We sat down with Vasco Evtimov to talk about his favorite Dean Smith memory and more
Vasco Evtimov, 41, is set to graduate in May with a communications degree. "It's really interesting learning about different ideas and how to set up young individuals coming out of college, what to expect when they get a job," he said his major. "Really prepares you for it. And it's really interesting for me."
On Monday, the Daily Tar Heel profiled Vasco Evtimov, a former UNC basketball player who is months away from fulfilling a promise he made 20 years ago.
Here are some extra stories from a wide-ranging, 30-minute interview with Evtimov on a Thursday afternoon in the Student Union.
On learning from UNC head coach Roy Williams:
Eventually, after I graduate, my ultimate goal is to become an assistant coach in college. So I'll go up (to practice), pay attention to Coach Williams. Sometimes I even go to the JV practices where I can listen to Hubert Davis. I go to the games. Just really pay attention to the way Coach Williams reacts during certain situations, during a game or during practice.
Like, if the team practices hard, how he reacts. Or if the team doesn't practice as hard … Everybody likes watching the game for 3-pointers and dunks. Nobody really pays attention to coach's reaction or when he makes a substitution, for example, or why he made that choice. It's interesting stuff.
On his favorite Dean Smith memory, which happened in his first career game. The Tar Heels were opening the 1996 season against Arizona in Springfield, Massachusetts:
I remember the band was really loud, and they were right behind the bench. So during timeouts, you couldn't really hear what coach was saying. You can only pay attention to the board he draws on. But you couldn't really actually hear what he was saying. So, 10 seconds before the timeout was ending, suddenly coach Smith got up, and he came up.
He was like, "Vasco, come here. Can you tell me what I just said in that timeout?" I completely froze. Cold sweats. I said, "Coach, I don't know because I couldn't hear you. It's very loud around here." He said, "You see? I want to put you in the game, but you're not ready because you're not focused. You don't know what we're doing." "Wow," I said to myself. "He knows that I'm not paying attention. He's not even looking at me, but he knows that I'm not paying attention."
Let me tell you something: from that moment on, I always made sure I ducked my head, and I listened to every word that coach Smith has to say. And guess what? From that moment on, he never asked me the question because he always knew I was paying attention.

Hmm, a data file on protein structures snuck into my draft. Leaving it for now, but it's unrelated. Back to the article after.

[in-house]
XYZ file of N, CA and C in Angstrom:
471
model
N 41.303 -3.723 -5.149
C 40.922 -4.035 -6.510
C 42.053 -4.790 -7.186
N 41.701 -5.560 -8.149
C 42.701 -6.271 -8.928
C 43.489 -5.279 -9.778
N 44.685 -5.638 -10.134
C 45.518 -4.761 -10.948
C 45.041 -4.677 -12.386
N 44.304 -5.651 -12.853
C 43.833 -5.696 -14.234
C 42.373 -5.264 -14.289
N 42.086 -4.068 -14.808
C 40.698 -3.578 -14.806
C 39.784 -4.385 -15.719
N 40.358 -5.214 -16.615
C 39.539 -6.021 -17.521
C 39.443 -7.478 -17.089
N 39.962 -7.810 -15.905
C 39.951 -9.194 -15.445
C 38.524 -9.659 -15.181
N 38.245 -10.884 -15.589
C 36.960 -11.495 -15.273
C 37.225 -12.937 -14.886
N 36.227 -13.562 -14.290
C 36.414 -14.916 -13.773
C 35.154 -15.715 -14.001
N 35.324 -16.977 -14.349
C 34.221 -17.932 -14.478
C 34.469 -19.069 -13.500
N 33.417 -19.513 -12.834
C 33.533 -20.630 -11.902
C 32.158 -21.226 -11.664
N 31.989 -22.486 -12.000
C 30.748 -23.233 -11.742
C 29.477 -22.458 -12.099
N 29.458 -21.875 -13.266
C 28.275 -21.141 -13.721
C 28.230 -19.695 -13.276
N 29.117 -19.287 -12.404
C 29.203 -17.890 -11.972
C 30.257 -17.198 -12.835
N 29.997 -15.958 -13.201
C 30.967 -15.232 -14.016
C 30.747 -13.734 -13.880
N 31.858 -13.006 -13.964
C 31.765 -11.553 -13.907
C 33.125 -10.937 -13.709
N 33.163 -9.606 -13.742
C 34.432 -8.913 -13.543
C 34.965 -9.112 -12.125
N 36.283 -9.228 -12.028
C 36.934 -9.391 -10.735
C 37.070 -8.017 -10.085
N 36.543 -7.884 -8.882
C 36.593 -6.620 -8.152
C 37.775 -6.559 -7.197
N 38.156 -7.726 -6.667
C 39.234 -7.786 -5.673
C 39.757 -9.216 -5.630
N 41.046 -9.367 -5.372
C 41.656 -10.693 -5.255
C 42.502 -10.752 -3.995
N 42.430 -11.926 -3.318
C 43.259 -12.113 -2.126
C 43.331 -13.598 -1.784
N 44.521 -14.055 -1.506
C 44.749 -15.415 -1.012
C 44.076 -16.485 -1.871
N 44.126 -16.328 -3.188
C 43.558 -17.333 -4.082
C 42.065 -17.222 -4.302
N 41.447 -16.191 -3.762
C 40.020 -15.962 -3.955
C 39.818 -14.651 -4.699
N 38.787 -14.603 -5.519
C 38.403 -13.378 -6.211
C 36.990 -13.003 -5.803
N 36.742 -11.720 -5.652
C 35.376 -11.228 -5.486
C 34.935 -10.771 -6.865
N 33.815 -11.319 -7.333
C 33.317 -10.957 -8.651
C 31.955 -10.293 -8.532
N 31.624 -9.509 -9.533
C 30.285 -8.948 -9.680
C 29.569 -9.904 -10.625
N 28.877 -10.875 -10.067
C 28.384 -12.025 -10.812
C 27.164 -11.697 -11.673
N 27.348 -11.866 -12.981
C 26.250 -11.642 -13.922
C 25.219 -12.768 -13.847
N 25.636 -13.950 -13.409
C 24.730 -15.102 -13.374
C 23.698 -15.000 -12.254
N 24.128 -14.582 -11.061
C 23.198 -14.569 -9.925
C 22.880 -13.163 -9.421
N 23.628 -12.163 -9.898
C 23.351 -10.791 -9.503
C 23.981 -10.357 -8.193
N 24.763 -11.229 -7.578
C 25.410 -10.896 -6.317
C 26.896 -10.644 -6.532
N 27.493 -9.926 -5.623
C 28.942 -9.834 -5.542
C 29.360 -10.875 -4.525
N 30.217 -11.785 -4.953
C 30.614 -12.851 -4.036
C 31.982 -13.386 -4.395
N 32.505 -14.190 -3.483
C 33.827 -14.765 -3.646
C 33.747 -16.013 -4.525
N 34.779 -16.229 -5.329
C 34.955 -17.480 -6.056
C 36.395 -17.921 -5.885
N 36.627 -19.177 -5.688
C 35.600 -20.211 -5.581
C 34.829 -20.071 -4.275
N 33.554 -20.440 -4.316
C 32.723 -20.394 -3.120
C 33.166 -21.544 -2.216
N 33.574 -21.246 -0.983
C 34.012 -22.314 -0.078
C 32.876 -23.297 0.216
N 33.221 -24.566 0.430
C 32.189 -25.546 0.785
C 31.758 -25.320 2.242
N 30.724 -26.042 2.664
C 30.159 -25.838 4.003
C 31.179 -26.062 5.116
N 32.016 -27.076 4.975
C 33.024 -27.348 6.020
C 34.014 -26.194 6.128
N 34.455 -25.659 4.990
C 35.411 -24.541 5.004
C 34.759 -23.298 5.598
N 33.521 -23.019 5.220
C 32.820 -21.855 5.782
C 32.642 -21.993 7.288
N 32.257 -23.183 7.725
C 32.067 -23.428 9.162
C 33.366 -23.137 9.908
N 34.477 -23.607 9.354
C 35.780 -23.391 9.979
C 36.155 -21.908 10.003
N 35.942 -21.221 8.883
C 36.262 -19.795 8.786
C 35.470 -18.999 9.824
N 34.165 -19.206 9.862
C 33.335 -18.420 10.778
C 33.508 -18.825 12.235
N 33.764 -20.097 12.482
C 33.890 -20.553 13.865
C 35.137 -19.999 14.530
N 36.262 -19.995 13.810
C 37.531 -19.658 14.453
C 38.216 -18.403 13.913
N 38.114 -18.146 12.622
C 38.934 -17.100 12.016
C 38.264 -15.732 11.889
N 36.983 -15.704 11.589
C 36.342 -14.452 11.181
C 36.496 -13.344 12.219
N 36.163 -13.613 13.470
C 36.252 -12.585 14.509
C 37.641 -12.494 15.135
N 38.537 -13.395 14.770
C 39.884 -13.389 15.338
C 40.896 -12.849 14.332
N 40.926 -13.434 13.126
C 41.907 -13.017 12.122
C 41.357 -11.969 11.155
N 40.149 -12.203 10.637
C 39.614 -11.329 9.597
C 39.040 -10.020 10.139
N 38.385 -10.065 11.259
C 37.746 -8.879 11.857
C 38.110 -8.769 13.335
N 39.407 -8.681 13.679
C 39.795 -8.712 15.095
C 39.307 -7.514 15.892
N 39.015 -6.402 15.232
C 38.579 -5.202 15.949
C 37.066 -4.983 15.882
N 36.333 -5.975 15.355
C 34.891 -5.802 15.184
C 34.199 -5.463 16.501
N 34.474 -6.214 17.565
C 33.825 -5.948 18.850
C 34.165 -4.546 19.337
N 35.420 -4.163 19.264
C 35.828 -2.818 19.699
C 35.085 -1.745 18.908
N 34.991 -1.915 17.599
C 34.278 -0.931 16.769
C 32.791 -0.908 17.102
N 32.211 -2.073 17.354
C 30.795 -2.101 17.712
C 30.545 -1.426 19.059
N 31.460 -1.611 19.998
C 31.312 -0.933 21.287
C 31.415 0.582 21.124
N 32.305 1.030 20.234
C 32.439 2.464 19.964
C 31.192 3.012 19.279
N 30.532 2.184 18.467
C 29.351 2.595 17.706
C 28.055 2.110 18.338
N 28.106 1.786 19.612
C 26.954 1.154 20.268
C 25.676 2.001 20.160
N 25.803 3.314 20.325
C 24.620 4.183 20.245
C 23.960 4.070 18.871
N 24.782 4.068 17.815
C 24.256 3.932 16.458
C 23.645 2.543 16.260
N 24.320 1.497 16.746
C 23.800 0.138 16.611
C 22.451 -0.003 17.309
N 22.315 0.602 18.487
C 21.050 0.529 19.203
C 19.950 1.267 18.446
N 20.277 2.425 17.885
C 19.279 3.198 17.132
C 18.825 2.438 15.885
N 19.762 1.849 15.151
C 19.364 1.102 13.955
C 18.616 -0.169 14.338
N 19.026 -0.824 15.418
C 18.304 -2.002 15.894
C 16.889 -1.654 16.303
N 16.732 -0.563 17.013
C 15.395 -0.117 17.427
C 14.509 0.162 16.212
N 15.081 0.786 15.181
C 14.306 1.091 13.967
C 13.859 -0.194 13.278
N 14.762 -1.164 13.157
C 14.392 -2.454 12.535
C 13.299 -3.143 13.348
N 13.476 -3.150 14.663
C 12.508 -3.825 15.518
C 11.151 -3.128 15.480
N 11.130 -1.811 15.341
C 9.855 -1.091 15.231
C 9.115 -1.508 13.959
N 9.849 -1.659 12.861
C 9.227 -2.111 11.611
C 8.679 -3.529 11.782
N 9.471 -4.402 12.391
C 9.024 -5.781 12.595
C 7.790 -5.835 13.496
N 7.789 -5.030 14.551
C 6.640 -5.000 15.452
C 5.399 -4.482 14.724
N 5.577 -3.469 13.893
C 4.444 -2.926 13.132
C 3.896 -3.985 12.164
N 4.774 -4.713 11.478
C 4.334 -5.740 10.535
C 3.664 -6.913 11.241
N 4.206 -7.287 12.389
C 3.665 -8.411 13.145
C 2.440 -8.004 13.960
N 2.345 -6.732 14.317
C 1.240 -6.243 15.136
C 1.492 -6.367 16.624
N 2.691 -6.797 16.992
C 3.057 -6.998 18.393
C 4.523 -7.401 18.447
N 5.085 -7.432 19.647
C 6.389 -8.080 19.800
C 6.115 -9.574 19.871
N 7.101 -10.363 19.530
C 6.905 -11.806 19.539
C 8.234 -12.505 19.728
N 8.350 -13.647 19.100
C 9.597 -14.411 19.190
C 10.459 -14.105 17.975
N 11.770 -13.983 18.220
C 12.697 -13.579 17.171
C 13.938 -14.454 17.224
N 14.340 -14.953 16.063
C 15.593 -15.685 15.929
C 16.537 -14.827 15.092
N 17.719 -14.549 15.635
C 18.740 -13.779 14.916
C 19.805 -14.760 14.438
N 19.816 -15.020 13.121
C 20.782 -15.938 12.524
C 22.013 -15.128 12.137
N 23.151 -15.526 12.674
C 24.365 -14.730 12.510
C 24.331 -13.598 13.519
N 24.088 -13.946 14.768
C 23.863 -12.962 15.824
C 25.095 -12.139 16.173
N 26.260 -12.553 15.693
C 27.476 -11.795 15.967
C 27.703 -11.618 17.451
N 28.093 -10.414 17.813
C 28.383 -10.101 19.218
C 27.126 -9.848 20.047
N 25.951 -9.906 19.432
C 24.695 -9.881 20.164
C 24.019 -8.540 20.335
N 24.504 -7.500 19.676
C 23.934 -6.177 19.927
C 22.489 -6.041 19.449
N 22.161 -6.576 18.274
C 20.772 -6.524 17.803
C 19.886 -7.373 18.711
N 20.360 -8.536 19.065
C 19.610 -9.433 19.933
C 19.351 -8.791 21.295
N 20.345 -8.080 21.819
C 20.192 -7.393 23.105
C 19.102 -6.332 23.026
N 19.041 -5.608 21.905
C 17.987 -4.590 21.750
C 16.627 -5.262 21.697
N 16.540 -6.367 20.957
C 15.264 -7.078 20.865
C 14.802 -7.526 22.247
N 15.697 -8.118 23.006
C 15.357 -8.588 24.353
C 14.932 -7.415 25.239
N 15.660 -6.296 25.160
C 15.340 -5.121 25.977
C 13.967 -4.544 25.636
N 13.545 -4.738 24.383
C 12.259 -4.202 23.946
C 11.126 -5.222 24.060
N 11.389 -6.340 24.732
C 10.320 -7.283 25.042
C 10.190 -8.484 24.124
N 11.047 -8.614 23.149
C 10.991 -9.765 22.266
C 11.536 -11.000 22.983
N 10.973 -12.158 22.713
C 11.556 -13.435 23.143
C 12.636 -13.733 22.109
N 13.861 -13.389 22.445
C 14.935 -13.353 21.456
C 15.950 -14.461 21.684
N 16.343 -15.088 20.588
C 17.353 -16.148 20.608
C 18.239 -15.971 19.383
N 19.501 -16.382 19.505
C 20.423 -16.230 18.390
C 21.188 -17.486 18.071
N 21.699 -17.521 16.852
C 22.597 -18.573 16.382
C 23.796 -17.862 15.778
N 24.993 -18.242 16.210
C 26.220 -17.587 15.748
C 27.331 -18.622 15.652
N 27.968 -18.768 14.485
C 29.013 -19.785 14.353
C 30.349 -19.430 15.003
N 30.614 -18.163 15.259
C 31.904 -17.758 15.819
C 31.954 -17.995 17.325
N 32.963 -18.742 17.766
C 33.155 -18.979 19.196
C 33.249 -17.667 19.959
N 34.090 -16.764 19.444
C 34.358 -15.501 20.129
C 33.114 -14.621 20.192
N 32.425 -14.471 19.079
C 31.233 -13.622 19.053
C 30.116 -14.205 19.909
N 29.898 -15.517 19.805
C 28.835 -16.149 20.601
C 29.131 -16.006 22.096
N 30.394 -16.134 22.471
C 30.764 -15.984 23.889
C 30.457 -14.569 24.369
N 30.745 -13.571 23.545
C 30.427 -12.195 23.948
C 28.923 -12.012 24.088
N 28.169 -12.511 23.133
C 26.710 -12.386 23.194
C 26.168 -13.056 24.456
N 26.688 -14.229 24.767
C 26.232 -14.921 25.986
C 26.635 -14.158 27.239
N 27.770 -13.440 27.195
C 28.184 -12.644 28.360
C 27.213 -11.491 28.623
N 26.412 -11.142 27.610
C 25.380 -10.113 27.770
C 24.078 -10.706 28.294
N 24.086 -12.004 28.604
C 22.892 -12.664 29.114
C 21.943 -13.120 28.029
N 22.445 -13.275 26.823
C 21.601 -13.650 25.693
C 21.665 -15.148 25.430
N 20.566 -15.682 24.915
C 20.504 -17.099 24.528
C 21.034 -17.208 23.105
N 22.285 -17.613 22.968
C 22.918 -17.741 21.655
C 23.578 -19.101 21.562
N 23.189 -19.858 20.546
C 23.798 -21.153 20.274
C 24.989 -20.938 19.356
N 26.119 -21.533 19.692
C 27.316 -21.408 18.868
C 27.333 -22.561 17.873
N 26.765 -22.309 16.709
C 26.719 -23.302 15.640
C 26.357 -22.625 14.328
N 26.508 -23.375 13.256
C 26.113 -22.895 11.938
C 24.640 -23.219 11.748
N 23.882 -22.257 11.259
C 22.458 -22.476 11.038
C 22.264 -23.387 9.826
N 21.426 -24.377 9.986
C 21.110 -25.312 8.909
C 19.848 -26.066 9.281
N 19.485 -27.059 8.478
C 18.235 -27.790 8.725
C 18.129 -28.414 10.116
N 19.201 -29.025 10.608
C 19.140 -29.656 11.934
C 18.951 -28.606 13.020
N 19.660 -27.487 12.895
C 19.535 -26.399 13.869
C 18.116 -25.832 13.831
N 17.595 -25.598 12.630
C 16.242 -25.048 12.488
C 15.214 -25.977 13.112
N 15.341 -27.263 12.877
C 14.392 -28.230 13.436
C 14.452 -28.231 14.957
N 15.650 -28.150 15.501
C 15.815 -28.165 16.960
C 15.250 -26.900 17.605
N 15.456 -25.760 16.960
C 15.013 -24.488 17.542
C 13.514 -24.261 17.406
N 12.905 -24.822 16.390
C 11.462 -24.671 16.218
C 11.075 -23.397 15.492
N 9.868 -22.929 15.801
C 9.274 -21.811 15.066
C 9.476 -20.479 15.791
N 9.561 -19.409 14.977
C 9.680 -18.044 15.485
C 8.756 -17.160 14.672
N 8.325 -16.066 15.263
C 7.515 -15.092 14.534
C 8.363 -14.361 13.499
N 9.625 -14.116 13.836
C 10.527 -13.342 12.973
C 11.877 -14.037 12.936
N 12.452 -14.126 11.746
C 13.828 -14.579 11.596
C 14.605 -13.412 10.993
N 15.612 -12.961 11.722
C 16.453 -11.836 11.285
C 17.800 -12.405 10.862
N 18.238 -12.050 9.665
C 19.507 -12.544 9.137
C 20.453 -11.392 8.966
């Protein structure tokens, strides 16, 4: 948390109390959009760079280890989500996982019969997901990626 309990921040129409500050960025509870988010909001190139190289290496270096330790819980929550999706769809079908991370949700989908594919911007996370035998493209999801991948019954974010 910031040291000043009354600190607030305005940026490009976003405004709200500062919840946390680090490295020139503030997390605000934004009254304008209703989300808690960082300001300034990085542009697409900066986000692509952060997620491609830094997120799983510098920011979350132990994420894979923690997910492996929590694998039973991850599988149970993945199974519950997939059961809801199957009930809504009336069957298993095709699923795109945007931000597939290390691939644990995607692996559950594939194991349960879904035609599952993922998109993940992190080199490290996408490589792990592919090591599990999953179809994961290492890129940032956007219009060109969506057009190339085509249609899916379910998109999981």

On his friendship with Makhtar Ndiaye, another former UNC basketball player:
We go way back. The first time I ever came to America in 1993, I was invited to play in the Converse ABCD Camp … I was invited from Europe to play there, but I didn't speak English. So (Ndiaye) was in town working at the camp, and he spoke French. Someone asked, "Well, we've got this French kid on the team. Can you help us translate? Because he doesn't speak English." And that's how we met.
Three years later, when I sign at Carolina, he actually transferred from Michigan. So we see each other again. We just became really close friends. After he graduated, he became professional in Europe, so we crossed paths on many occasions. We played against each other. Then, after he retired, he became an agent. We stayed really close. Even to this day, we always keep in touch. We speak on the phone at least once every two weeks.
When he's in town — he's a scout for the New York Knicks — he always makes sure to call me and we go to the game and sit together. Just a great person. I love him to death. Really looking forward to work with him, maybe, in the future. You never know. He's a guy that I trust. I consider him a really close friend. I'd list him as probably my best friend from my college days.
On his relationships with current UNC big men Luke Maye, Garrison Brooks, Sterling Manley and Brandon Huffman:
Sometimes, I go to practice and, if I see them do something I know I can help them with, I say, "Use this angle" or "Hold the ball that way" or "Make sure that you position your body that way." You know, something that I wish somebody would have told me when I was in college. I like the guys. They are really respectful young men. They work hard. Just enjoy being around them … I think this is the good thing about Carolina, because we have a lot of former players that come back in the summer.
Some of the other players actually work out the current players. We stick as a family. It's a great opportunity for the young players at Carolina to learn to get better and become better basketball players, because most of us, we've been professional players. We have experience; we’ve paid our dues. For them just to show the willingness to learn and the desire to learn, it's just a great feeling for the older guys.
On his favorite overall basketball memory:
I think my favorite memory was in 2001, actually, when I played in European Championships (with France) and I made that shot from really far away. I stole the ball from that guy with like two seconds left. I had no time. I kind of just dove on the floor and threw the ball and it went from the other 3-point line to the opposite basket, and it was just great. It was voted No. 1 shot of the tournament.
You know, you don't make those very often. To me, that was a great moment. You should see the reaction of the commentators. They're like, "Oh, this is not going to go in." Then, once it went in, everybody went crazy. It was the end of the first quarter. In one minute, I had two dunks, that shot and a free throw. So it was a crazy sequence. A Tracy McGrady moment, yes. Because I didn't dunk the ball that much, so for me to have two dunks in one minute, the shot and the free throw, it was amazing.
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